It will be to our discredit and loss if we abandon such actions that remind us of the need to place God at the highest position in life. 

I was asked by a catechist after Mass yesterday how one can effectively teach young children in Catechism class what a Doxology is.  The word is made up of two parts – doxa is glory in Greek, and ‘logy’ as a suffix usually denotes a teaching, a theory or a science, related to work.  Thus, the Doxology is the praise and glory that is due to God at the high point of the Mass, which takes place when the consecrated bread and wine which have become the body and blood of Christ is offered up to the Father just as the way that it was done on Calvary, the very action that caused our undeserved salvation from sin and damnation.

When one removes from one’s consciousness the need to kneel in humility before God, it will also make understanding a term like doxology something extremely challenging and relatable to life.  Maybe this is why explaining what a doxology is to anyone, not just young children in catechism class, is going to be a challenge in itself, and it is lamentable.

Maybe what is much more lamentable is the fact that in so many other areas of our lives, there is much more doxologia given to mammon, and we find ourselves genuflecting obsequiously before false gods instead. 


  1. Hi Fr. Luke,
    Funny you should mention this.

    Just two Sundays ago I reminded my family members of the importance of our posture during mass – and this includes the way we genuflect and bow when in church.

    I may be mistaken here, but I believe that, in a sense, we also “pray with our bodies” as well as with words and gestures. Our bodily attitude betrays, more often than not, just where our heart lies (just my 2 cents worth).

    God bless you, Fr Luke !

  2. As a convert who grew up "believing in me and loving me only", it was so difficult to genuflect (as well as beat on the chest).
    In the early years, I had to imagine myself as a knight coming back to report to my King. A proud knight could certainly break his knee to give tribute.
    Today...I am a servant genuflecting before his Master. It is with humility that I bow before my Lord knowing that without his grace, the week would have been so much more unbearable.
    Indeed, it is only on bended knees and a contrite heart that one can be taught Glory.

  3. “....that in mindful genuflection, we also acknowledge our own finitude and limitations,”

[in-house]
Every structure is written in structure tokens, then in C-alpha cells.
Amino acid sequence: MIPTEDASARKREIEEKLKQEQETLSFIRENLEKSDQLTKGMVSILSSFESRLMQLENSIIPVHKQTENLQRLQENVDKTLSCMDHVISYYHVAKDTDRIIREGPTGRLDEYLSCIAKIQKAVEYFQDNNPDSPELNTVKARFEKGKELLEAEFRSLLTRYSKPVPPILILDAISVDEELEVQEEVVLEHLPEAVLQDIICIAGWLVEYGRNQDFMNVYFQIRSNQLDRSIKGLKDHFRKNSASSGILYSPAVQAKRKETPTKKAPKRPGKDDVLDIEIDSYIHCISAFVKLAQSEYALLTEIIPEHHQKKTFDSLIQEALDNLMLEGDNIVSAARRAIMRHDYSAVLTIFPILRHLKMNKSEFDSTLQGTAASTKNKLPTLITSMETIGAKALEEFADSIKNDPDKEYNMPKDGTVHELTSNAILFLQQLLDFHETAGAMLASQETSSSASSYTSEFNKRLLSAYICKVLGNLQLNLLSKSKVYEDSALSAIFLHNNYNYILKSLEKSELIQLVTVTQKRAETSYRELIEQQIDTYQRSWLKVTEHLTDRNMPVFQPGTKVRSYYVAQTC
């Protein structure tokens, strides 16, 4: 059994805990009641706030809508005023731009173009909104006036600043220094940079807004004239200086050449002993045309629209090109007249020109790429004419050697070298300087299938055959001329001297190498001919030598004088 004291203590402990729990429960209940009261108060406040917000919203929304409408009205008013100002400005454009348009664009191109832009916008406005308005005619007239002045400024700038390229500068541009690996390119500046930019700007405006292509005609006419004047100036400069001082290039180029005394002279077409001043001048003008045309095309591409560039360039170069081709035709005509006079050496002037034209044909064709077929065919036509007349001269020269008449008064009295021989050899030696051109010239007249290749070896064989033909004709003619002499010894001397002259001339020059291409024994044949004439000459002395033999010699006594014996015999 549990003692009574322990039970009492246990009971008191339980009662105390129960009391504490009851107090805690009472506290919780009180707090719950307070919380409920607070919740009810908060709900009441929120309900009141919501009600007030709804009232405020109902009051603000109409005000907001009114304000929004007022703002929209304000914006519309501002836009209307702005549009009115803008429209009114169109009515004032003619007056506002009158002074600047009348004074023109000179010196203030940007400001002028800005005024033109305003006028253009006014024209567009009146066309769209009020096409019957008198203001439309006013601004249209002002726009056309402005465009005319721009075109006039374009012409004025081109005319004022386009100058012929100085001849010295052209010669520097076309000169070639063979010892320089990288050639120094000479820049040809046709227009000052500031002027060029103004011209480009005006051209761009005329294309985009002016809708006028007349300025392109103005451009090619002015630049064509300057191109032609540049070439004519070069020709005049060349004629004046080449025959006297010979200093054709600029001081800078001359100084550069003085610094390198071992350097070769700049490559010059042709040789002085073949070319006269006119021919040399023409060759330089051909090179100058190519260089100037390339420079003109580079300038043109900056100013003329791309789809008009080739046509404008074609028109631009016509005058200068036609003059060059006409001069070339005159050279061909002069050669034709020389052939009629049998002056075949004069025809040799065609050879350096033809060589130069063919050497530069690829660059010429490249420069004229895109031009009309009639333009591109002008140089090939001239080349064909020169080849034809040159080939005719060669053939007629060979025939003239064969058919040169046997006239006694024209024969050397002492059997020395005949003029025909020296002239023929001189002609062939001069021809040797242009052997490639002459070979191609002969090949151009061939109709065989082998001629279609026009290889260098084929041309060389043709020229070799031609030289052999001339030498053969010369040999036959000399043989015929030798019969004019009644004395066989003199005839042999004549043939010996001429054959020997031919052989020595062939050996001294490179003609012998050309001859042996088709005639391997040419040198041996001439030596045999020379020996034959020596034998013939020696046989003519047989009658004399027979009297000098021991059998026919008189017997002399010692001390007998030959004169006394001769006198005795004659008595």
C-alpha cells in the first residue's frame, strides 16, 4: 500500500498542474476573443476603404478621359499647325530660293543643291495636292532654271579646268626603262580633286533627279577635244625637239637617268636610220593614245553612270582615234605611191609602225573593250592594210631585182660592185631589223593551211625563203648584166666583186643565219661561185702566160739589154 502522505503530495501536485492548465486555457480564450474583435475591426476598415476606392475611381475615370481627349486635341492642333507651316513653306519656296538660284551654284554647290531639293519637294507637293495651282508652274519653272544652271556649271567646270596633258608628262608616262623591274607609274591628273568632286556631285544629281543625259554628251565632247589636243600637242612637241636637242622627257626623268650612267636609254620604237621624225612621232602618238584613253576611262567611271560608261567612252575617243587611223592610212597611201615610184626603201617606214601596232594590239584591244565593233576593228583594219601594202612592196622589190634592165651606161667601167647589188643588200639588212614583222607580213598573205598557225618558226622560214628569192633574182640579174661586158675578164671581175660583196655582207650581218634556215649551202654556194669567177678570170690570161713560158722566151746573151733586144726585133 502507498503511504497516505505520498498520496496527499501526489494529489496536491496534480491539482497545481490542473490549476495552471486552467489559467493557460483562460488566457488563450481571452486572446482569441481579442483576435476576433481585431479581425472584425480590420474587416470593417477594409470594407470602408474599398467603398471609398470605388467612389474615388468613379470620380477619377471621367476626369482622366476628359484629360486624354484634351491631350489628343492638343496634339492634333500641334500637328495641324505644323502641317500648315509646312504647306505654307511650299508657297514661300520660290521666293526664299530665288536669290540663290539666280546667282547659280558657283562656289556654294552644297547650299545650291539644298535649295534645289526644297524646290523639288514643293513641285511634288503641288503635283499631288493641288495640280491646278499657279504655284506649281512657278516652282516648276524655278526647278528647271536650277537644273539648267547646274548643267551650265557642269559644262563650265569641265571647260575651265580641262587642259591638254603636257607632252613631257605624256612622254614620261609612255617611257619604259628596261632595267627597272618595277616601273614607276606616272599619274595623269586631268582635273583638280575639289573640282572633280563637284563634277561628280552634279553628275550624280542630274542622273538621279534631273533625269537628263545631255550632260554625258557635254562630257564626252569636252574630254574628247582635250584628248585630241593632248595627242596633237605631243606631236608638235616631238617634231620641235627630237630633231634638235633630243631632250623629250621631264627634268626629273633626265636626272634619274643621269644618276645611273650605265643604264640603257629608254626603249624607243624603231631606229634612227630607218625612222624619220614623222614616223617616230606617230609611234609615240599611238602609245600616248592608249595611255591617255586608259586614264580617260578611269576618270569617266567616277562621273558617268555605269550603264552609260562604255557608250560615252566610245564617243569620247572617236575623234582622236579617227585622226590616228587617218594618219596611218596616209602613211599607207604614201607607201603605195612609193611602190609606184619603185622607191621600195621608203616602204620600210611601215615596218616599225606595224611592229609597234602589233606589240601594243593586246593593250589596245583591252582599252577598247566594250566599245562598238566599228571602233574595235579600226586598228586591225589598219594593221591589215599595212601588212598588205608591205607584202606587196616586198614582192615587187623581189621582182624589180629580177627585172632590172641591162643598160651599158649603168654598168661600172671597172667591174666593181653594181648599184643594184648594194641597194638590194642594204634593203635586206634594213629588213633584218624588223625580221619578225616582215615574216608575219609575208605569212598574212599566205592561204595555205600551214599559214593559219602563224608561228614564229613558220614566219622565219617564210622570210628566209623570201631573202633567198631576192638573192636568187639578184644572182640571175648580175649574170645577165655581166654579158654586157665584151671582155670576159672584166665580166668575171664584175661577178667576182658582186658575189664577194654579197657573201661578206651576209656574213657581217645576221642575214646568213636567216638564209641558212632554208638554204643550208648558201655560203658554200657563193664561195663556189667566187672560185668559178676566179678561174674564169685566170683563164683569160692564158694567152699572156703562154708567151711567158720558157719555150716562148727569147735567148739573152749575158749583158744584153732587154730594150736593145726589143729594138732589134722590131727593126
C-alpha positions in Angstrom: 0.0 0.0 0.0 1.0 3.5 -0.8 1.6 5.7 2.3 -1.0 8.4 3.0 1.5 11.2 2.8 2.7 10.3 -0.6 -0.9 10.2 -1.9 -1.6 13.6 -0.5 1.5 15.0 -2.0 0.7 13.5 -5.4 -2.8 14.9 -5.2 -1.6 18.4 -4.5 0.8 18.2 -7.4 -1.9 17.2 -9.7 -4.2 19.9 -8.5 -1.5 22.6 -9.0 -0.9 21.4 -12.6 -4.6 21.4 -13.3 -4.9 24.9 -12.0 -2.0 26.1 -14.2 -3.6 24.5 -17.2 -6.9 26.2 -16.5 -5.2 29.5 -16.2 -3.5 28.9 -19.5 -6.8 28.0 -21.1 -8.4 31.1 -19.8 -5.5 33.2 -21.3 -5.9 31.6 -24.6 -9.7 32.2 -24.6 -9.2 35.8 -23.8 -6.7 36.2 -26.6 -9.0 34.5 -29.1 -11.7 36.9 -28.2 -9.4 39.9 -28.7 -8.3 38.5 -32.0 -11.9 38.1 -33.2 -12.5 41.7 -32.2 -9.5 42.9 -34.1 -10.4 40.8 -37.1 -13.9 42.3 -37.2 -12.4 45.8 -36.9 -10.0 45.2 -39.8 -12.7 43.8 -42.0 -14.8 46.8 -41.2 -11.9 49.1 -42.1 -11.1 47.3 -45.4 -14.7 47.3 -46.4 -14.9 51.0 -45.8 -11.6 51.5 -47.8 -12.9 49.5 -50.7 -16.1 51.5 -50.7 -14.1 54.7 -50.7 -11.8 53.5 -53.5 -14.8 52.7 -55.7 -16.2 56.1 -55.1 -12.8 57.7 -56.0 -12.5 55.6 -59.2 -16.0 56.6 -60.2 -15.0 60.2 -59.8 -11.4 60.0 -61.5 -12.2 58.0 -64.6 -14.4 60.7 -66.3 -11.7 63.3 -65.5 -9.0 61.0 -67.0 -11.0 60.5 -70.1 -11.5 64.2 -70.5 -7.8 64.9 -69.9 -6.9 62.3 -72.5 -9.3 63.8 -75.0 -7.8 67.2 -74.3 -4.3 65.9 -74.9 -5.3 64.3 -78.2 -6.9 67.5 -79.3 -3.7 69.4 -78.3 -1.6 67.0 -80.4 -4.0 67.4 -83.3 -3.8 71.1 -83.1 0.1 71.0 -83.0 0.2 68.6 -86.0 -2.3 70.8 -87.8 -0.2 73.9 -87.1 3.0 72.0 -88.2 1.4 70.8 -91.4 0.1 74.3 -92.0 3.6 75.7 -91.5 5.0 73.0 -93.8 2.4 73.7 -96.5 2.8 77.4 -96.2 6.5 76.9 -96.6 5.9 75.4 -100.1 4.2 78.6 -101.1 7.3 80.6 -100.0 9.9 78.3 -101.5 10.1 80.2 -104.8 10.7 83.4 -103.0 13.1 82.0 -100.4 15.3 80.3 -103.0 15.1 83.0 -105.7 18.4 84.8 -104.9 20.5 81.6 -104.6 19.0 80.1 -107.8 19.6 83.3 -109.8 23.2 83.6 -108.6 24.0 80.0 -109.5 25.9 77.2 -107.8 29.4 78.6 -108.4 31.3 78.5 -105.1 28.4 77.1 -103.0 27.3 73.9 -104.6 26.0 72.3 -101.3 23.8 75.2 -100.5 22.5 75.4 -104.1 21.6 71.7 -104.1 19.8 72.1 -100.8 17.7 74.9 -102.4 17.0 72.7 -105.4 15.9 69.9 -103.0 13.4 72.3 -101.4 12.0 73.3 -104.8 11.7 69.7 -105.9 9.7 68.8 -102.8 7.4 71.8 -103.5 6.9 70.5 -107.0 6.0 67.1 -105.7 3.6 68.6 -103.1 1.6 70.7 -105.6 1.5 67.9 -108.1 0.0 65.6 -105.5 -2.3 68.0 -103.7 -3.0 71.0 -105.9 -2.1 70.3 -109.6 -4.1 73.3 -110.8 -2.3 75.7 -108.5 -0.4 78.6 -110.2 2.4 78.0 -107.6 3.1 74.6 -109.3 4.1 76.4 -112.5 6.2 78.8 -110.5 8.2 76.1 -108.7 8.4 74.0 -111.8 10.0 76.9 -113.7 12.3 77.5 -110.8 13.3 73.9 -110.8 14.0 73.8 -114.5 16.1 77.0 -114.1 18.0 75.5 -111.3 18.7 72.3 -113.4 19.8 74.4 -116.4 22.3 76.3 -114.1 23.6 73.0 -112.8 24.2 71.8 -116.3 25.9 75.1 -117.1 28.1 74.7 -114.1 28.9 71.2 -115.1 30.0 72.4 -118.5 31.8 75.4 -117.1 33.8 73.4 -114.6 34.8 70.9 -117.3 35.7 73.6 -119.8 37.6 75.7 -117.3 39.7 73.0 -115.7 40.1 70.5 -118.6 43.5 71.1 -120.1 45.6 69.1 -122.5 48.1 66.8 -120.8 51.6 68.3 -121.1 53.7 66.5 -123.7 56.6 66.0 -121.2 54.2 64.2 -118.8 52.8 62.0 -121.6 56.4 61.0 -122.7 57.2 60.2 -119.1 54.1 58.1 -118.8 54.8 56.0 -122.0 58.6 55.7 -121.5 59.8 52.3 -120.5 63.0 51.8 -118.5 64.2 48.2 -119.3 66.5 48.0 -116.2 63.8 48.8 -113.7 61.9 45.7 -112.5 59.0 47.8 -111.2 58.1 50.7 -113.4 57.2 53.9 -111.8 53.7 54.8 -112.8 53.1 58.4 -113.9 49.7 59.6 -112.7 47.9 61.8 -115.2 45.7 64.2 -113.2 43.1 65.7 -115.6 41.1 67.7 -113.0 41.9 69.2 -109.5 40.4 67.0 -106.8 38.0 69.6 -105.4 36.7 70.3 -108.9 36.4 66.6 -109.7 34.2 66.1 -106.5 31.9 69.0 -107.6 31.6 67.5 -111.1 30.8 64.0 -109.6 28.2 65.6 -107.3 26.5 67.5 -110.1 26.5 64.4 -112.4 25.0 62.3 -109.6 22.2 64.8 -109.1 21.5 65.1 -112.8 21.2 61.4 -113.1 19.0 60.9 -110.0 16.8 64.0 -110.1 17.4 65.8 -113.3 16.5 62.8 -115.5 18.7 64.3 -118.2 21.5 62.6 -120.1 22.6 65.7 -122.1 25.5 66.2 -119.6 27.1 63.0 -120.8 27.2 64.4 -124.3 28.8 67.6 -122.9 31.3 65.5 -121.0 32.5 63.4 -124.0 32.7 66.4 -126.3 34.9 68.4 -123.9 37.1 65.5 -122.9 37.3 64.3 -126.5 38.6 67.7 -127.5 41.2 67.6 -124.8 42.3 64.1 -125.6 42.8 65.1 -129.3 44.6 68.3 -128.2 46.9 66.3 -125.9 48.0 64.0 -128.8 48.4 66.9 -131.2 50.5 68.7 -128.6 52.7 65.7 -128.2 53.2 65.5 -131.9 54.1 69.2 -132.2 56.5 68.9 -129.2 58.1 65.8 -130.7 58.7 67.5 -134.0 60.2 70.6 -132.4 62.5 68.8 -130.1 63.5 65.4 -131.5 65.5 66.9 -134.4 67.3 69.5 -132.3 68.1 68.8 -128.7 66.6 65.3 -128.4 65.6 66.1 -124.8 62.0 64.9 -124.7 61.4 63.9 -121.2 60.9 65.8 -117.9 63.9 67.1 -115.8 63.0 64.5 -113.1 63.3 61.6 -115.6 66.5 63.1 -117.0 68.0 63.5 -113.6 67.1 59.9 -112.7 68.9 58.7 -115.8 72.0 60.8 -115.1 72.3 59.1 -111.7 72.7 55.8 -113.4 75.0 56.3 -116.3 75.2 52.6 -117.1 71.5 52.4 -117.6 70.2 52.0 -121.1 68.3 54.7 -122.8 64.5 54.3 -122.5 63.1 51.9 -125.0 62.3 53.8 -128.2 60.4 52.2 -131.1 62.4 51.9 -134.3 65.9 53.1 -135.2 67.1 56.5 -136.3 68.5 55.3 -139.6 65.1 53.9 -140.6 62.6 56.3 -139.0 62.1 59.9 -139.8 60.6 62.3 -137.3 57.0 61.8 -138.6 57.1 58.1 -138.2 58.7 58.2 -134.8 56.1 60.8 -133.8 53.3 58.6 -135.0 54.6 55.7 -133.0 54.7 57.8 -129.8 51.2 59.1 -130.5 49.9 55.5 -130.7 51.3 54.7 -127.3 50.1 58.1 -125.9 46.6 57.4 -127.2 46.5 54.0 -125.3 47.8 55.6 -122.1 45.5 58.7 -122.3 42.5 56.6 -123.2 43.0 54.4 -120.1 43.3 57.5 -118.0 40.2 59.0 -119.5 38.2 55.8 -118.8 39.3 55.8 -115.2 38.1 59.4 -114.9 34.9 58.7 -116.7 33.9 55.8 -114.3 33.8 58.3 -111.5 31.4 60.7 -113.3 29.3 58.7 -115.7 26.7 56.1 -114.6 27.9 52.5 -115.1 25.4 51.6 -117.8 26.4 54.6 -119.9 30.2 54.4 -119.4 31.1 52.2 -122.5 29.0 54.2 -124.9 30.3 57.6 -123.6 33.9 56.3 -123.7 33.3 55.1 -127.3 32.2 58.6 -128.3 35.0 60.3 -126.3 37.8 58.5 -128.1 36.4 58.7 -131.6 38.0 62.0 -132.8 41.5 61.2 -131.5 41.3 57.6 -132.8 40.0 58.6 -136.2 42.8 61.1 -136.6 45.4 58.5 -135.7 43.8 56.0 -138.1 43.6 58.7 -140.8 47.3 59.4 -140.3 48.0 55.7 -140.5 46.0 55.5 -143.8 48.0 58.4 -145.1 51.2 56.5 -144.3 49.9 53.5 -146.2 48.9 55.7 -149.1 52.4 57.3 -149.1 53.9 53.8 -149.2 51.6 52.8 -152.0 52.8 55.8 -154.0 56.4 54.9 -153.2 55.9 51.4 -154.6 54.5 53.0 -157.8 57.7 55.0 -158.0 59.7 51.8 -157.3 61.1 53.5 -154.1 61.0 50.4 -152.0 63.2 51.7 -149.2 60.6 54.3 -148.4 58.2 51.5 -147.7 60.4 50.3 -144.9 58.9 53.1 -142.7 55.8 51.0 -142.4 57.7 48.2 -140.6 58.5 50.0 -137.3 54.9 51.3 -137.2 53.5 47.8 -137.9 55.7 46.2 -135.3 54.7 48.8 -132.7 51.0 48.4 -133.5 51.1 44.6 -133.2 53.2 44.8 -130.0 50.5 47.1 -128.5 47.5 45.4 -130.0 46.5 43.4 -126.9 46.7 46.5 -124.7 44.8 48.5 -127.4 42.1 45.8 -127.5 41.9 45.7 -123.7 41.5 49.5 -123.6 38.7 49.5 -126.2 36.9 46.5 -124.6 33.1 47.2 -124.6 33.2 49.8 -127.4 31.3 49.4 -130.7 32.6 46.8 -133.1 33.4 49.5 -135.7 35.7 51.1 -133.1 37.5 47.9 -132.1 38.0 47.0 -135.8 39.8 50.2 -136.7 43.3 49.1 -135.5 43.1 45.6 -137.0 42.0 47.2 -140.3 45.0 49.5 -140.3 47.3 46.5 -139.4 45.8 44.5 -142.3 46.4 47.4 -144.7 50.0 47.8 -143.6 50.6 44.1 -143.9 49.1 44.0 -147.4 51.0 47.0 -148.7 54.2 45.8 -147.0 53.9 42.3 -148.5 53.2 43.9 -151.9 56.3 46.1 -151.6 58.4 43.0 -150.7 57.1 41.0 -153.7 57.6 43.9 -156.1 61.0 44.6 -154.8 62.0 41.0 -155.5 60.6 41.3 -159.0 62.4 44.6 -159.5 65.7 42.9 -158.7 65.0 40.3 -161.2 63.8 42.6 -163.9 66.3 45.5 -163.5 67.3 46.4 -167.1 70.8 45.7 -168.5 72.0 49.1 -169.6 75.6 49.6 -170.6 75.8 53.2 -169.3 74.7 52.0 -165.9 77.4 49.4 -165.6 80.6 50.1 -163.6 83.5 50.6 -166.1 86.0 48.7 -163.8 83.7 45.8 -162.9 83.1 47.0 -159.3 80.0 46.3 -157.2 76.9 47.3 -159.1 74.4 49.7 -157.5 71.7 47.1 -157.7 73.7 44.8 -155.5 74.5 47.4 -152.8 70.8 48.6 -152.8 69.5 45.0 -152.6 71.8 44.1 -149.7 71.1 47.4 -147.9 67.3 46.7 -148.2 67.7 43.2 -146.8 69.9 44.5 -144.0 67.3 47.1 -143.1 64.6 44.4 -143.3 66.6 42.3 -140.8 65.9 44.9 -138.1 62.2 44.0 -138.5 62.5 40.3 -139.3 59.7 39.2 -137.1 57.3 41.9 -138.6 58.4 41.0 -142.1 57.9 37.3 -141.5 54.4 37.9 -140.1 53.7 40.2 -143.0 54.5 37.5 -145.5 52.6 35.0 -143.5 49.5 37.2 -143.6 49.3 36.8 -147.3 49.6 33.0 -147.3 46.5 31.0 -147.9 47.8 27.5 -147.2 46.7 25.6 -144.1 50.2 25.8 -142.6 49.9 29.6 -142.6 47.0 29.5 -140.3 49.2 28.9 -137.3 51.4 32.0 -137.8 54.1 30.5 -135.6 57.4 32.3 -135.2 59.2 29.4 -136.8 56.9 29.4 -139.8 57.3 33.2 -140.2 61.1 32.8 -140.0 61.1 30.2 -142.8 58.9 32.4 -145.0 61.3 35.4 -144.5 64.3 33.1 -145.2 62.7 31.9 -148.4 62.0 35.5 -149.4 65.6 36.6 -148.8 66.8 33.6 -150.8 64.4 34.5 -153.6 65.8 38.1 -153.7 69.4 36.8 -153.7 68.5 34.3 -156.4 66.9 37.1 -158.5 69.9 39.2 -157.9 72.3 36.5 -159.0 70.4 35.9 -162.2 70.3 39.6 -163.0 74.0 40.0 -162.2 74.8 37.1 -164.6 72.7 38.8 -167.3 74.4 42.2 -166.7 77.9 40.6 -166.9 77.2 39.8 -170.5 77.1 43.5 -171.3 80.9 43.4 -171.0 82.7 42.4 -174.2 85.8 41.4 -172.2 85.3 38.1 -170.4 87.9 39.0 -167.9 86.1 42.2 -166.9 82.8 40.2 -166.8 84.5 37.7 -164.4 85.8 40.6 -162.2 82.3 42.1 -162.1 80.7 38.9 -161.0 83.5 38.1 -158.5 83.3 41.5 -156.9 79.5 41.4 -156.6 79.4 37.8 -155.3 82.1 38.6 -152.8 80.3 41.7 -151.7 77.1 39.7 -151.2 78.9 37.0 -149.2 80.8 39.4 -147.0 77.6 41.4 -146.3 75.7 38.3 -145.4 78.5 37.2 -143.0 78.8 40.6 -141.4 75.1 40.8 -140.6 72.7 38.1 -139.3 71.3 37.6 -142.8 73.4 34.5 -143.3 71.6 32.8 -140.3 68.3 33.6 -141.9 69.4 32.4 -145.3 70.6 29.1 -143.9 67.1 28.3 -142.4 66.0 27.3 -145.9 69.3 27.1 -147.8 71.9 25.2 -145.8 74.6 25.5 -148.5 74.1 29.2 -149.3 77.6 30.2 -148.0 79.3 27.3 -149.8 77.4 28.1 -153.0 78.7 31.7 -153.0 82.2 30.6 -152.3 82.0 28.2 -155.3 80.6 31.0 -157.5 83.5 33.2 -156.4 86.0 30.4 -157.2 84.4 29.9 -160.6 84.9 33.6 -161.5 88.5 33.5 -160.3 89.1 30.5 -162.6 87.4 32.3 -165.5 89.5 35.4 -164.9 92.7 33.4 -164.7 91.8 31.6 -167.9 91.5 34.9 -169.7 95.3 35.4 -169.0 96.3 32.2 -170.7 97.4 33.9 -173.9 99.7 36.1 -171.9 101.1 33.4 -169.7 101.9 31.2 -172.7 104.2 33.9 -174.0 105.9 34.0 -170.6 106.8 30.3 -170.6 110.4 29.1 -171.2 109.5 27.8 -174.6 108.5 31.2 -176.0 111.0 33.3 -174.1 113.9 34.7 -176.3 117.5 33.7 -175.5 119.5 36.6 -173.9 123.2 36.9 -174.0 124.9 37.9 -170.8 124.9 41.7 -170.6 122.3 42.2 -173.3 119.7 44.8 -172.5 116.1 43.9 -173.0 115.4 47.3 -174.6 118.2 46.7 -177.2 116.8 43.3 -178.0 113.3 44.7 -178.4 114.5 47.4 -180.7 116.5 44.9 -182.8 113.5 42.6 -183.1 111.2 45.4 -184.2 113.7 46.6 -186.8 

Recently, the children were home for the festive season and a visitor to our home remarked that she found it quaint that we were in the habit of hollering out to one another that we are home, the minute we returned home. This was a habit we had established when the children were young as we were always grateful to be finally ensconced in the comfort of the home after a whole day’s it at school, work or play. No doubt it was a habitual action but it flowed from the heart for we were always glad to be ‘home’ take joy in one another’s presence in the comfort and security of the home.

    Similarly, when we enter the church and bless ourselves with holy water, it is comforting to genuflect deeply before we slide into our pews and pray.......for it seems to be a ‘home-coming’ too. No doubt, over the years, it has become a habitual action, nevertheless, it flows automatically from the heart too - for in this very simple act, we acknowledge the comforting presence of the Almighty, our Creator and in the same breath we also acknowledge our ‘creatureliness’ and our gratitude to be able to have Him so close to us.......or as you have so succinctly put it ............ “ in mindful genuflection, we also acknowledge our own finitude and limitations.”

    In a way it speaks of a ‘bonding’ - characterised by affection and trust – as between two people who have spent time together. Genuflection can be seen as an extension of a heartfelt attempt at adoration ,praise and worship – befitting for the Ultimate One who squanders his love on the Prodigal, the Un-deserving.

    God bless u, Fr.


  4. Thanks frLuke for "Thus, the Doxology is the praise and glory that is due to God at the high point of the Mass, which takes place when the consecrated bread and wine which have become the body and blood of Christ is offered up to the Father just as the way that it was done on Calvary, the very action that caused our undeserved salvation from sin and damnation." i was told this is the high point but never really explained or explained and i don't get it. I am slowly beginning to and will take it to prayer.